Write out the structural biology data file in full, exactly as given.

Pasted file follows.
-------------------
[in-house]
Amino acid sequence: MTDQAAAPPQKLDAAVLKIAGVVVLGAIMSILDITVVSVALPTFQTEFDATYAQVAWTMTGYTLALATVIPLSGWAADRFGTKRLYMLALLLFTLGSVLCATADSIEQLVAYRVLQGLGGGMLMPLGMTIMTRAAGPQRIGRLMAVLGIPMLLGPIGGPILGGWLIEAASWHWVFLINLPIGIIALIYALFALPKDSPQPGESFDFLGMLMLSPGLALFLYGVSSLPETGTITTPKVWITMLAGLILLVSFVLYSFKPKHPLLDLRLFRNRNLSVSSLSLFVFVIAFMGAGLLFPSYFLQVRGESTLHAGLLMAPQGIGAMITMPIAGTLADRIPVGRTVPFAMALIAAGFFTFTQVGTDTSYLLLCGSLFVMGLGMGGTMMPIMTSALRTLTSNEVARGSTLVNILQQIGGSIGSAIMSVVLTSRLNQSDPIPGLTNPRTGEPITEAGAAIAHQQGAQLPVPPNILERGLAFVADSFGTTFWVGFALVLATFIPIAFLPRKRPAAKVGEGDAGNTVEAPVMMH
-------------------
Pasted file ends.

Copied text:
[in-house]
Amino acid sequence: MTDQAAAPPQKLDAAVLKIAGVVVLGAIMSILDITVVSVALPTFQTEFDATYAQVAWTMTGYTLALATVIPLSGWAADRFGTKRLYMLALLLFTLGSVLCATADSIEQLVAYRVLQGLGGGMLMPLGMTIMTRAAGPQRIGRLMAVLGIPMLLGPIGGPILGGWLIEAASWHWVFLINLPIGIIALIYALFALPKDSPQPGESFDFLGMLMLSPGLALFLYGVSSLPETGTITTPKVWITMLAGLILLVSFVLYSFKPKHPLLDLRLFRNRNLSVSSLSLFVFVIAFMGAGLLFPSYFLQVRGESTLHAGLLMAPQGIGAMITMPIAGTLADRIPVGRTVPFAMALIAAGFFTFTQVGTDTSYLLLCGSLFVMGLGMGGTMMPIMTSALRTLTSNEVARGSTLVNILQQIGGSIGSAIMSVVLTSRLNQSDPIPGLTNPRTGEPITEAGAAIAHQQGAQLPVPPNILERGLAFVADSFGTTFWVGFALVLATFIPIAFLPRKRPAAKVGEGDAGNTVEAPVMMH